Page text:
Registration is now open for the 2014 ISC Cloud and ISC Big Data Conferences, which will be held this fall in Heidelberg, Germany. The fifth ISC Cloud Conference will take place in the Marriott Hotel from September 29 to 30, and the second ISC Big Data will be held from October 1 to 2 at the same venue.
Michael M. Resch, the Director of the Stuttgart High Performance Computing Center (HLRS) will be talking about “HPC and Simulation in the Cloud – How Academia and Industry Can Benefit.” His keynote is of special interest to cloud skeptics, given that prior to 2011, Resch himself was a vocal cloud pessimist. Three years later, he feels that this technology provides a practical option for many users.
How using CPU/GPU parallel computing is the next logical step - My work in computational mathematics is focused on developing new, paradigm-shifting ideas in numerical methods for solving mathematical models in various fields. This includes the Schrödinger equation in quantum mechanics, the elasticity model in mechanical engineering, the Navier-Stokes equation in fluid mechanics, Maxwell’s equations in electromagnetism...
In the middle of the 19th century, the massive binary system Eta Carinae underwent an eruption that ejected at least 10 times the sun's mass and made it the second-brightest star in the sky. Now, a team of astronomers has used extensive new observations to create the first high-resolution 3-D model of the expanding cloud produced by this outburst.
In quantum mechanics, interactions between particles can give rise to entanglement, which is a strange type of connection that could never be described by a non-quantum, classical theory. These connections, called quantum correlations, are present in entangled systems even if the objects are not physically linked. Entanglement is at the heart of what distinguishes purely quantum systems from classical ones — why they are potentially useful.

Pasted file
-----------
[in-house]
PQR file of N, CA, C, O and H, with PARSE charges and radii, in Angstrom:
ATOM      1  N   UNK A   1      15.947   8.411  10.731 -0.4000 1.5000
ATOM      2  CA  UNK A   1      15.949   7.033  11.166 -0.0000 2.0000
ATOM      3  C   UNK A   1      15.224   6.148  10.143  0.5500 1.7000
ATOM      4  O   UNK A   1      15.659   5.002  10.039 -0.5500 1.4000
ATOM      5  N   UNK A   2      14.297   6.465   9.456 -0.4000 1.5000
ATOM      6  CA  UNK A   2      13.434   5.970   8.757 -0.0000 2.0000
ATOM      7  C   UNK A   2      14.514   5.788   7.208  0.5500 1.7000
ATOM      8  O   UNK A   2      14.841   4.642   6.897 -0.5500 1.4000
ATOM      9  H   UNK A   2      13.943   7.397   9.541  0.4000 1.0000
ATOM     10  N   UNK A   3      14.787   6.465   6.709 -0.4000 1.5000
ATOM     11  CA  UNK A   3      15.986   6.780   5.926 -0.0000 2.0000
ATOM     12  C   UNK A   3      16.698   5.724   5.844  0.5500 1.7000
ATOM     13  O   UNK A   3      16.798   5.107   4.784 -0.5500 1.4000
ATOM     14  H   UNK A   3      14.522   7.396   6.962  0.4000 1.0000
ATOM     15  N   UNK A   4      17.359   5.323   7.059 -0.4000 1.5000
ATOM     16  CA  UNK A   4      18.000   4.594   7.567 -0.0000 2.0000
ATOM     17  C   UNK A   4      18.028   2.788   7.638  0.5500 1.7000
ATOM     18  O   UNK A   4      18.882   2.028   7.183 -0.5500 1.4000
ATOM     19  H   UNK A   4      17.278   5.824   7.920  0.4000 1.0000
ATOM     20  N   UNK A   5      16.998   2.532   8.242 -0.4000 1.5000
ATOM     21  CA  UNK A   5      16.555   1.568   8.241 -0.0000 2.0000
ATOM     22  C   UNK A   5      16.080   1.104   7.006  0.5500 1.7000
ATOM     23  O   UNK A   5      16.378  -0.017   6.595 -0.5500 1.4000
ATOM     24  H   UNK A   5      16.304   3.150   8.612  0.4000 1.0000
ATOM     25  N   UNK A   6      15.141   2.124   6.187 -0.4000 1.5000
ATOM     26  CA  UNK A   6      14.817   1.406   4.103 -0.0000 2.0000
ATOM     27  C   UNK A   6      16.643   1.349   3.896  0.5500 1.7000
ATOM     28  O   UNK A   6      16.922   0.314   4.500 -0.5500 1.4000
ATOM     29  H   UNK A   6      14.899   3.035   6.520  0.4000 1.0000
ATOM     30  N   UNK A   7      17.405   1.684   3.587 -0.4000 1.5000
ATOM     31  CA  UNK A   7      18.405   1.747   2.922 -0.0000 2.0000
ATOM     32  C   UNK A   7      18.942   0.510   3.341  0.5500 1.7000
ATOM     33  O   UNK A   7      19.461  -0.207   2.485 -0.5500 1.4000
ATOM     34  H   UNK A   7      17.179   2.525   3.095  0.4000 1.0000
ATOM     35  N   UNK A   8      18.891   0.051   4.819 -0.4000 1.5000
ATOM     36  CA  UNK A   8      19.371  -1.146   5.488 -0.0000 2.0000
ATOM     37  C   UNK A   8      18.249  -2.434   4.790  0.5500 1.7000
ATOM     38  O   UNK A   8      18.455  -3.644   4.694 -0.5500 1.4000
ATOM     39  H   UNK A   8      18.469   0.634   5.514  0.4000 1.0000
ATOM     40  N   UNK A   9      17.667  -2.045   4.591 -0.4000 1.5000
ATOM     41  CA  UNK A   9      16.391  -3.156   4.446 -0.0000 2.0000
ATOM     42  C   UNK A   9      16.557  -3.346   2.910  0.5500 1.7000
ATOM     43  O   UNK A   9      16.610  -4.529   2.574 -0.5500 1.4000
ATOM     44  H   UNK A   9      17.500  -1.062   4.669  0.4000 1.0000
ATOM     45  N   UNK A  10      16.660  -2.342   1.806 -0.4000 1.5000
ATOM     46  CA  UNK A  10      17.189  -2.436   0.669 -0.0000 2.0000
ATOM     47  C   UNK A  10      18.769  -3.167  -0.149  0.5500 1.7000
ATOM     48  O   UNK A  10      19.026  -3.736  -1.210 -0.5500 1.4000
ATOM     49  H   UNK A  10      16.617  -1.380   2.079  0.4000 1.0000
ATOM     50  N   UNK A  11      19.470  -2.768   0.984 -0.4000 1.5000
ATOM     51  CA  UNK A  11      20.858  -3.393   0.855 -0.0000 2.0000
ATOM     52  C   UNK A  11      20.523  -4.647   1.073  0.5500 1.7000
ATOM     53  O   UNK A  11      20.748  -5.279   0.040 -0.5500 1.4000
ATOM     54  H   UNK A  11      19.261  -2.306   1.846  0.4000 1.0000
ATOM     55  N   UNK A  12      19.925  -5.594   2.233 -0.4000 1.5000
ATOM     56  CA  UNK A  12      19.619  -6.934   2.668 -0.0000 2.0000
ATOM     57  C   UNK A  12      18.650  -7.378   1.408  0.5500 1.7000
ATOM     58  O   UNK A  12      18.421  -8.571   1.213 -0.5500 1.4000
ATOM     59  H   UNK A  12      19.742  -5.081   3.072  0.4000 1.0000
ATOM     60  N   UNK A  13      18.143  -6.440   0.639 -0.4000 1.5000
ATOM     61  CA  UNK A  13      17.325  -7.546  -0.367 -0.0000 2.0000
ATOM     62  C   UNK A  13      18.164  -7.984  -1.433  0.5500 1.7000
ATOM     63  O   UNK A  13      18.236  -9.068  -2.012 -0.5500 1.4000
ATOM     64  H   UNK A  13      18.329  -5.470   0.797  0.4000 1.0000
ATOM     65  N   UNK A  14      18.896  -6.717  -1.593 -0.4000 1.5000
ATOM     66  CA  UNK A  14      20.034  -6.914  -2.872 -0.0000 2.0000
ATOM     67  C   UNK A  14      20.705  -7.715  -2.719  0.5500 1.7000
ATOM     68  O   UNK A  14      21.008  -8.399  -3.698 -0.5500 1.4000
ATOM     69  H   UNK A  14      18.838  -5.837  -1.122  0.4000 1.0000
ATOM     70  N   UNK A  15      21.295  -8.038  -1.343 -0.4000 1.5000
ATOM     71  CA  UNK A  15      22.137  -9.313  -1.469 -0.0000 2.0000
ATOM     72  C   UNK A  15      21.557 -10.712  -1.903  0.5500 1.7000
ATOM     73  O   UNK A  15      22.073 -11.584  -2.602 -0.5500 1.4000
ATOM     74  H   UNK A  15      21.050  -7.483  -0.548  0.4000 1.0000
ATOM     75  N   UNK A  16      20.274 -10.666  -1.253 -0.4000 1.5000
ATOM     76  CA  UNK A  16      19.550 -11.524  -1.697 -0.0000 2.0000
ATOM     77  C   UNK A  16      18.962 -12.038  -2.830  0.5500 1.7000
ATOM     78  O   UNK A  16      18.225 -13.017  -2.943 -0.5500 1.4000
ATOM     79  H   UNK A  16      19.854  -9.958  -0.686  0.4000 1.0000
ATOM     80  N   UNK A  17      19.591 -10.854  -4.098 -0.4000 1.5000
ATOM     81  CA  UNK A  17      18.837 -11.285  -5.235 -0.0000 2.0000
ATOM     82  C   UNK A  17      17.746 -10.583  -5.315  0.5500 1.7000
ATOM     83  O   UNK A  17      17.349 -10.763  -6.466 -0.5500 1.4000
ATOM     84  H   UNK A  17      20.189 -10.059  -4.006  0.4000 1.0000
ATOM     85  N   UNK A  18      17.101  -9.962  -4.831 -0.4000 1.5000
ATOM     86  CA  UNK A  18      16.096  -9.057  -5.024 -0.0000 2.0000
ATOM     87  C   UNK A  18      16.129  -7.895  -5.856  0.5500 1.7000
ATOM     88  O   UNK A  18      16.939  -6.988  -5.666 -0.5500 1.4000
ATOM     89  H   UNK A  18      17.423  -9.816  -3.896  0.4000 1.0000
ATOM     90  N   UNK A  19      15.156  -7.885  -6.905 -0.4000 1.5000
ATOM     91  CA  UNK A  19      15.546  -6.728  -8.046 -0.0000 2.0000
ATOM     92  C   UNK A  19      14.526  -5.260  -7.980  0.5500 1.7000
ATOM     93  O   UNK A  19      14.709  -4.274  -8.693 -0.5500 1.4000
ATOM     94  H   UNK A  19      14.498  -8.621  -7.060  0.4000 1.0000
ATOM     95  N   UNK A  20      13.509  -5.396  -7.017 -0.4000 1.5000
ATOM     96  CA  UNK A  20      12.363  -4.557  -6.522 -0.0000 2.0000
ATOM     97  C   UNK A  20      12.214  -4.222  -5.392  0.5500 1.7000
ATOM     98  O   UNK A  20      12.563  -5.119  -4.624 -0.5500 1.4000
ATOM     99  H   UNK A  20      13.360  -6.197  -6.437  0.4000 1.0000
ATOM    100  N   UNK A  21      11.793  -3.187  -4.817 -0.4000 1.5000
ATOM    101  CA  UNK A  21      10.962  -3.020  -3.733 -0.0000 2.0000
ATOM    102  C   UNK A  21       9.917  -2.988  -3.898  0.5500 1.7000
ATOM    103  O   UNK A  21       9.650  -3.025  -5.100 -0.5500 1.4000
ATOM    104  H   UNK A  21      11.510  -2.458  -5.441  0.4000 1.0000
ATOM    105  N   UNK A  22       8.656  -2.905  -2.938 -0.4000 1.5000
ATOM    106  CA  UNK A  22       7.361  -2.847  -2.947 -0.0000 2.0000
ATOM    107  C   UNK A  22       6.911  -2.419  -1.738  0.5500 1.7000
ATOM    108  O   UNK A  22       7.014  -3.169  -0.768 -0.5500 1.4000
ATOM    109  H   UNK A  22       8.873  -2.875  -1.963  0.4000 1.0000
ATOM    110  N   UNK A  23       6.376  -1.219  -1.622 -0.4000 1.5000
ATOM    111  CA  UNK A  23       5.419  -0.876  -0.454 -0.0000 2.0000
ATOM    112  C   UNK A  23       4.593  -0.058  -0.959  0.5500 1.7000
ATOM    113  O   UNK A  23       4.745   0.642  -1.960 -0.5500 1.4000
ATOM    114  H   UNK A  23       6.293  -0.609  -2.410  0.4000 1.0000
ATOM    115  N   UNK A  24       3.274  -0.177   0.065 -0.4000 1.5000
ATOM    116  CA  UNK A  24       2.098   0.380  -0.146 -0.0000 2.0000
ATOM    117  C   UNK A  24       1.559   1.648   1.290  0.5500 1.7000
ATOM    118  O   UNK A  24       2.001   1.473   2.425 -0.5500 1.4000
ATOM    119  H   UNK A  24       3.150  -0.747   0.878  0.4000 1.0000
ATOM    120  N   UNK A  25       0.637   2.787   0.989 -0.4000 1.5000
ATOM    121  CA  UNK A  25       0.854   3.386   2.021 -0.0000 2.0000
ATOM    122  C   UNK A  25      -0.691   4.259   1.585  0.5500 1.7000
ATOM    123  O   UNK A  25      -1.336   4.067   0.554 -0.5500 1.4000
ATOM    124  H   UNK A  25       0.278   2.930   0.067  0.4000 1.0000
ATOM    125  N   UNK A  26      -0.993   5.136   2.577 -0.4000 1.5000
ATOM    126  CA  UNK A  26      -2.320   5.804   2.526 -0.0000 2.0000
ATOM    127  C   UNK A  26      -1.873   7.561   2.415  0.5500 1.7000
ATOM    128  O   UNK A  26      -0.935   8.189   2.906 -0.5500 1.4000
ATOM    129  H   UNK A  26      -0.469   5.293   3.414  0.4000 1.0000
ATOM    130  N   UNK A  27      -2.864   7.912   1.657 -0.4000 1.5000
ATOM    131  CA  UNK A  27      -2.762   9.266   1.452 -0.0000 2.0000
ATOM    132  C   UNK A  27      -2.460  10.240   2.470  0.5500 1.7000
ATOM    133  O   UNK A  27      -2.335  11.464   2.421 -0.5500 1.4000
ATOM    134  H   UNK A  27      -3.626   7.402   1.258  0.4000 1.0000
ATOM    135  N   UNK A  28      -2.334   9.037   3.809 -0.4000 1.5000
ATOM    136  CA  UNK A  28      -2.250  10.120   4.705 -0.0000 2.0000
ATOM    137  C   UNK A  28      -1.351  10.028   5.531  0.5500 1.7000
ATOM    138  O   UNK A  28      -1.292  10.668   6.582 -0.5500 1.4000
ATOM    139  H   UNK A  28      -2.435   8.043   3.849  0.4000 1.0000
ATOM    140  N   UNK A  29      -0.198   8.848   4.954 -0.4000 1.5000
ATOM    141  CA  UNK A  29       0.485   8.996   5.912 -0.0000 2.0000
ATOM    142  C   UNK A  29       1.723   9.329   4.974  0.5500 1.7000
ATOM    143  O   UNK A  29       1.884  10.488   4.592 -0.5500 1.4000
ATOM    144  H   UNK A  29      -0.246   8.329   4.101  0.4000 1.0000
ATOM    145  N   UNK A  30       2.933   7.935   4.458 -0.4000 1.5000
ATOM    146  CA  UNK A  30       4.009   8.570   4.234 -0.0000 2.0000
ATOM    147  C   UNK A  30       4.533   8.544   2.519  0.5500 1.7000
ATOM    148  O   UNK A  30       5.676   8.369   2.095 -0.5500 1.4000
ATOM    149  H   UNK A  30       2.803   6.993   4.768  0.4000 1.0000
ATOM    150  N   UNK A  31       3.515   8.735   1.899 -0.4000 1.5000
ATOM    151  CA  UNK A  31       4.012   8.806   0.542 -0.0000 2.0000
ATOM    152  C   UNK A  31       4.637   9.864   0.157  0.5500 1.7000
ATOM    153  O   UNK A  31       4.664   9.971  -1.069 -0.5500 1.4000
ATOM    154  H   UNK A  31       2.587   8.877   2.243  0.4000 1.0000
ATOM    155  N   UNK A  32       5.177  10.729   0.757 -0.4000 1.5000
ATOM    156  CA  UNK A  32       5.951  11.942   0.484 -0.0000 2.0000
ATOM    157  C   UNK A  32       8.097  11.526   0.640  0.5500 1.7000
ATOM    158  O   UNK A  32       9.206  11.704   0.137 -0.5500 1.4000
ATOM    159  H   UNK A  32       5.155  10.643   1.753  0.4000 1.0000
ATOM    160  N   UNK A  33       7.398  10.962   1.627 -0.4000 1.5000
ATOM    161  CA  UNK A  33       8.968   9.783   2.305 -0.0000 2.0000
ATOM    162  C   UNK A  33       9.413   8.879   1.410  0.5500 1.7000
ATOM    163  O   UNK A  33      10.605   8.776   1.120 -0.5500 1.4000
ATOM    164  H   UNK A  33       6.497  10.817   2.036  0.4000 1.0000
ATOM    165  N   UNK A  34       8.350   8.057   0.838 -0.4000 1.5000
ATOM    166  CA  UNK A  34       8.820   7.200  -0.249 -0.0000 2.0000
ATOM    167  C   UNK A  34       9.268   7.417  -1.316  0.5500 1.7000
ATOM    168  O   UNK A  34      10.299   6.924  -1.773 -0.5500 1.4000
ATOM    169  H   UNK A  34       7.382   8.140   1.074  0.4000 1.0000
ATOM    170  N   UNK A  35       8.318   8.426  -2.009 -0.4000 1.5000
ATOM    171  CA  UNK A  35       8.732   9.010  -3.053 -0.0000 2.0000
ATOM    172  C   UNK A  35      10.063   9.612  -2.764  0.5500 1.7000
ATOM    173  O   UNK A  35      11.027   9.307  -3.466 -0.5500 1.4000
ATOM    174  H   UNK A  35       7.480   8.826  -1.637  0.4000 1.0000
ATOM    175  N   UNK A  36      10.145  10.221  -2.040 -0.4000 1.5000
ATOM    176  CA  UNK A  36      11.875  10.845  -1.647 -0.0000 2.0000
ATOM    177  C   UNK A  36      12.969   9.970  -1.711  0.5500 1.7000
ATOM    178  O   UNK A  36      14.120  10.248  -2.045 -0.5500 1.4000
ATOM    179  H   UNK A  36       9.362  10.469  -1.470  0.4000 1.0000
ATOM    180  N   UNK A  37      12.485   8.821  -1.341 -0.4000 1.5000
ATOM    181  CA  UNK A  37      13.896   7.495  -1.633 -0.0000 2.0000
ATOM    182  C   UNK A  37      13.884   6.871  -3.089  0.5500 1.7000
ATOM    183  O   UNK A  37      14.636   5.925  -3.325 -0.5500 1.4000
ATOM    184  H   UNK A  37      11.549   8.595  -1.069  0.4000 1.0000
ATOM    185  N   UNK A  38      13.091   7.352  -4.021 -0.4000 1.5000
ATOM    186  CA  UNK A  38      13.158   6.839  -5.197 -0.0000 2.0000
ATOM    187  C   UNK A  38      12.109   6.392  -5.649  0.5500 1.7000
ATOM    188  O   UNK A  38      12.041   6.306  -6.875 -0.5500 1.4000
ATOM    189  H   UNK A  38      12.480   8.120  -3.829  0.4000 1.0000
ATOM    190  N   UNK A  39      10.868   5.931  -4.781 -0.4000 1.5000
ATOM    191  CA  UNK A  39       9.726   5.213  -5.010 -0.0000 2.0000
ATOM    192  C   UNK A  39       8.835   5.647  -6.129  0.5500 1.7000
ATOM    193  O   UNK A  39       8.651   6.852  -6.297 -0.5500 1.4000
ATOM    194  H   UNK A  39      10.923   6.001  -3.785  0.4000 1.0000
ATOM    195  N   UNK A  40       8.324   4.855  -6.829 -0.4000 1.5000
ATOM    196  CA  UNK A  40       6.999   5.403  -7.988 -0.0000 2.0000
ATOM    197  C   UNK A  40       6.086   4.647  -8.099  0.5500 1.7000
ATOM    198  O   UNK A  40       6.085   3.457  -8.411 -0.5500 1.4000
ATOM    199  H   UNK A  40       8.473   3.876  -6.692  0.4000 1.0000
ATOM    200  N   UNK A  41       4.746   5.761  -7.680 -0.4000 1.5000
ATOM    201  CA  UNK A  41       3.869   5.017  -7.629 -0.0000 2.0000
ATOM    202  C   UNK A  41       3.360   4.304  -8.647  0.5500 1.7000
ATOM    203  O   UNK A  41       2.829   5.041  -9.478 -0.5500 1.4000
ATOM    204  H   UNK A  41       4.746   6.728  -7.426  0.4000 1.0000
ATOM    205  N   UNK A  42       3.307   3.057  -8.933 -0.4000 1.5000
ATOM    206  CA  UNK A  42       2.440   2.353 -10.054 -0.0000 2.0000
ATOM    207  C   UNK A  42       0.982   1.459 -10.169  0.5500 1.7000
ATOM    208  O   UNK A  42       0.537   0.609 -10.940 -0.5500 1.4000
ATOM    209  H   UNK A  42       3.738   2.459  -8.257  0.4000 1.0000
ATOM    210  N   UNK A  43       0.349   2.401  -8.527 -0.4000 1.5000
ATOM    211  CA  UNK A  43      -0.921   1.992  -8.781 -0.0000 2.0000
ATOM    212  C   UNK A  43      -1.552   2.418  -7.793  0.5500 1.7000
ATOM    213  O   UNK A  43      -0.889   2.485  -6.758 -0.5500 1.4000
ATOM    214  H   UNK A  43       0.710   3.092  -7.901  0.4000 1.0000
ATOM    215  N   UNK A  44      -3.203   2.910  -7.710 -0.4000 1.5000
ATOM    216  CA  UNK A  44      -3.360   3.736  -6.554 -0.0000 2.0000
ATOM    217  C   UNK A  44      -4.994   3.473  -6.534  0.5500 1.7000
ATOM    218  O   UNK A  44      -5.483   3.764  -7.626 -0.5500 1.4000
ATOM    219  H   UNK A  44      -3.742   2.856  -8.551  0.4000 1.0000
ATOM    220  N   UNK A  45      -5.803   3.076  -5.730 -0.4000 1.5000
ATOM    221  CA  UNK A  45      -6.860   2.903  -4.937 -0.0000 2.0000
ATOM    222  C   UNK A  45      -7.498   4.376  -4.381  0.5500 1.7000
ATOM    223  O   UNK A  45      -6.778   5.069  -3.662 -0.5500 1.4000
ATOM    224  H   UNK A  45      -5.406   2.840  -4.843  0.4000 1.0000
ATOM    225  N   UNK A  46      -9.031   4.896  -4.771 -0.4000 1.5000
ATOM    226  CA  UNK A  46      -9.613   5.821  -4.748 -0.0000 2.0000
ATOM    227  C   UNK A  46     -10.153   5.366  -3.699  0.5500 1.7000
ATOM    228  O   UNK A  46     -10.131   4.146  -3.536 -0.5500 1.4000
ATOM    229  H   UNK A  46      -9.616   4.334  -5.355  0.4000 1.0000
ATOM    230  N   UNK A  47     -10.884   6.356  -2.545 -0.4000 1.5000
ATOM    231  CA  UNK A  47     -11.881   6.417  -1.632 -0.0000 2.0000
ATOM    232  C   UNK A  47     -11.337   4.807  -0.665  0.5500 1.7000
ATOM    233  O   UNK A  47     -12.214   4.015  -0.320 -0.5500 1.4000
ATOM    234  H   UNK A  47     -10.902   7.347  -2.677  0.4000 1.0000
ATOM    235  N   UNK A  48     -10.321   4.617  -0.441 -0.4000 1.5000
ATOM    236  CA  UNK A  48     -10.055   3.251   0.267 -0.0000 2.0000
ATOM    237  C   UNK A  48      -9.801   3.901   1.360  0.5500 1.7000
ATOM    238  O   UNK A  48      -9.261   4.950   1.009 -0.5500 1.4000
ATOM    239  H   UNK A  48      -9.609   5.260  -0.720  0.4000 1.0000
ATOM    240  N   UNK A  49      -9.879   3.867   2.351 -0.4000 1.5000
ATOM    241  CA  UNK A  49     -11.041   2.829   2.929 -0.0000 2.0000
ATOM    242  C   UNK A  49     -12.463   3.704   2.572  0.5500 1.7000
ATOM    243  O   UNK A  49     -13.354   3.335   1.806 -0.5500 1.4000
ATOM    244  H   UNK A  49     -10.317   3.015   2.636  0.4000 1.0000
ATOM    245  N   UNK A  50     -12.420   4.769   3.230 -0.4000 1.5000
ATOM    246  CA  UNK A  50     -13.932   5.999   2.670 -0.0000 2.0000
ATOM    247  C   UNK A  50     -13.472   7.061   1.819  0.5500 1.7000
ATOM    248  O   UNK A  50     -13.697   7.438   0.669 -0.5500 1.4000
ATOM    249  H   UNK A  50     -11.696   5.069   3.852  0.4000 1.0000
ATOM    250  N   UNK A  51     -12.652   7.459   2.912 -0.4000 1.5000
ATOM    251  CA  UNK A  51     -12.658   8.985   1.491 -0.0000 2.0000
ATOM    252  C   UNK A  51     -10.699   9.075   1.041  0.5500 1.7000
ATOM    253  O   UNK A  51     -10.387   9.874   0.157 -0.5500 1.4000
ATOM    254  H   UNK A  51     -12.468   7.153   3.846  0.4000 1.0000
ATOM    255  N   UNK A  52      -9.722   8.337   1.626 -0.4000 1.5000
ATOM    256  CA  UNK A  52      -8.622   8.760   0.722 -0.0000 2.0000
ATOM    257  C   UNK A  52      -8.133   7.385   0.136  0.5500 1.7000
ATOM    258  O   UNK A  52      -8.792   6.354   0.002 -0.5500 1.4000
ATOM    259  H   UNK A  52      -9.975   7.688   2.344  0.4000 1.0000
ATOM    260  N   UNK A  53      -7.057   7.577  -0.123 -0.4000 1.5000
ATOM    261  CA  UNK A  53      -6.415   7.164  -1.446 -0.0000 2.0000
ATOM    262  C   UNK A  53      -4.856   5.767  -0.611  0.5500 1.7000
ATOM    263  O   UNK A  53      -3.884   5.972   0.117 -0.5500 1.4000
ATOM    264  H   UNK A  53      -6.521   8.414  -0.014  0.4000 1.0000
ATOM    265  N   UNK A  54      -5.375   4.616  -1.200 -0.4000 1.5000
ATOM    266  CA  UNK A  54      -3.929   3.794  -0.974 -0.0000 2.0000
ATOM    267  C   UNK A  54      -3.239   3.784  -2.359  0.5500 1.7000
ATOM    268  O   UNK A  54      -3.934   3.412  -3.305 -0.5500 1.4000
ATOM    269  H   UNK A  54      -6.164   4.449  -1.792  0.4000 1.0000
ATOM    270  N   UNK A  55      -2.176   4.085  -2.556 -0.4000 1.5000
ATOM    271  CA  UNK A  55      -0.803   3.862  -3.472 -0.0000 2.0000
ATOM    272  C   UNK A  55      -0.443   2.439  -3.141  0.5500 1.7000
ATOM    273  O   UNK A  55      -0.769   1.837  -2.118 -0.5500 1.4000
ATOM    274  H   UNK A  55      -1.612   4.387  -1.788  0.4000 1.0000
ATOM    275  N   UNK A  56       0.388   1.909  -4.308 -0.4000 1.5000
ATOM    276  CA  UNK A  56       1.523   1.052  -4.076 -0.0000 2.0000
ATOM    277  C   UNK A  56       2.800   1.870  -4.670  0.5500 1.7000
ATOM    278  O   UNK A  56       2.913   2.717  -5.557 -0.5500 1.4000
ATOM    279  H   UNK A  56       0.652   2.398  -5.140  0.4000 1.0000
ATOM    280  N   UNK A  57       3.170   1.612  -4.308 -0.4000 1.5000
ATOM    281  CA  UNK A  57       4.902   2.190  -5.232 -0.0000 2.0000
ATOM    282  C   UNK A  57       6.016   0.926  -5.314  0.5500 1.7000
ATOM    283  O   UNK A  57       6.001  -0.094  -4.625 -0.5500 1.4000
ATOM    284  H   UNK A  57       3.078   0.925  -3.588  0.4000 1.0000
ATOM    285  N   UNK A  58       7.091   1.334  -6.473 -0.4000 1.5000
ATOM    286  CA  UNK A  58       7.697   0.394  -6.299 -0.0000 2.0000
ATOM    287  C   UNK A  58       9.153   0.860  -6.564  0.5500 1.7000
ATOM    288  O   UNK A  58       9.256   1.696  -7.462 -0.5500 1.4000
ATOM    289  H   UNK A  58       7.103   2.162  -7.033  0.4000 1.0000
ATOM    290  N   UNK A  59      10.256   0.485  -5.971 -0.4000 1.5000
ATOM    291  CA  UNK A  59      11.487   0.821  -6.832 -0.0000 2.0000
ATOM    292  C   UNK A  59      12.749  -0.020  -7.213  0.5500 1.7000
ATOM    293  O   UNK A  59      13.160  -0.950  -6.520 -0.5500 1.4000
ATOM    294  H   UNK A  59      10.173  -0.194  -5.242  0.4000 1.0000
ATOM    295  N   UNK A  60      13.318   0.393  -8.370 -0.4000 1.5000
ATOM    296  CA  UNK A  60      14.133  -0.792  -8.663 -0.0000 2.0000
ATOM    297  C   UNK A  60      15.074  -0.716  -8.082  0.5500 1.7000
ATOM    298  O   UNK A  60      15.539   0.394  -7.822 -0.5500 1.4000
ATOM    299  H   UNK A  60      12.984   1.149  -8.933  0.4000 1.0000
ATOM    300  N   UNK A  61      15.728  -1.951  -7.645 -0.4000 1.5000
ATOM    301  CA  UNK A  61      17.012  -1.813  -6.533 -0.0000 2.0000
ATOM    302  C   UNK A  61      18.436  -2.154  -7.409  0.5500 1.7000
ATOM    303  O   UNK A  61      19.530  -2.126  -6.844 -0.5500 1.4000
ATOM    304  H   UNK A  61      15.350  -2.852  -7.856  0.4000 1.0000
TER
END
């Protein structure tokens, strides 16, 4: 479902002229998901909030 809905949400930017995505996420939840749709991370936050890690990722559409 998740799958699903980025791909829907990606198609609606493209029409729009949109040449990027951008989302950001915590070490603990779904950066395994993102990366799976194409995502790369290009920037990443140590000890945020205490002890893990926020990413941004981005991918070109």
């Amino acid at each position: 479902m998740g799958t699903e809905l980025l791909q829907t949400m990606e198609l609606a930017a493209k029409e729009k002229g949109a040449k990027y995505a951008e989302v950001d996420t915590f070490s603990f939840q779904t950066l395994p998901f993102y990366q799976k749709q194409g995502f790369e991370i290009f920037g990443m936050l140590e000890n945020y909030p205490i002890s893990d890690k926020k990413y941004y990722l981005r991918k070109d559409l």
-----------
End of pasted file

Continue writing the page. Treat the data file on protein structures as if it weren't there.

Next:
The storage capacity of hard drives is increasing explosively, but the speed with which all that data can be written has reached its limits. Researchers presented a promising new technology which potentially allows data to be stored 1,000 times as fast in Nature Communications. The technology, in which ultra-short laser pulses generate a ‘spin current,’ also opens the way to future optical computer chips.
Cellphone metadata has been in the news quite a bit lately, but the National Security Agency isn’t the only organization that collects information about people’s online behavior. Newly downloaded cellphone apps routinely ask to access your location information, your address book or other apps and, of course, Web sites like Amazon or Netflix track your browsing history in the interest of making personalized recommendations.
The National Nuclear Security Administration (NNSA) and Cray have entered into a contract agreement for a next-generation supercomputer, called Trinity, to advance the mission for the Stockpile Stewardship Program. Managed by NNSA, Trinity is a joint effort of the New Mexico Alliance for Computing at Extreme Scale between Los Alamos and Sandia national laboratories as part of the NNSA Advanced Simulation and Computing Program.
For the past 21 years, the TOP500.org has been ranking supercomputers by their performance on the LINPACK Benchmark. Reported two times a year, the release of the list is anticipated by the industry. As with any such ranking, the top of the list often garners the most attention. However, such emphasis on the top of such a list, would limit one’s understanding of the different supercomputers in the TOP500...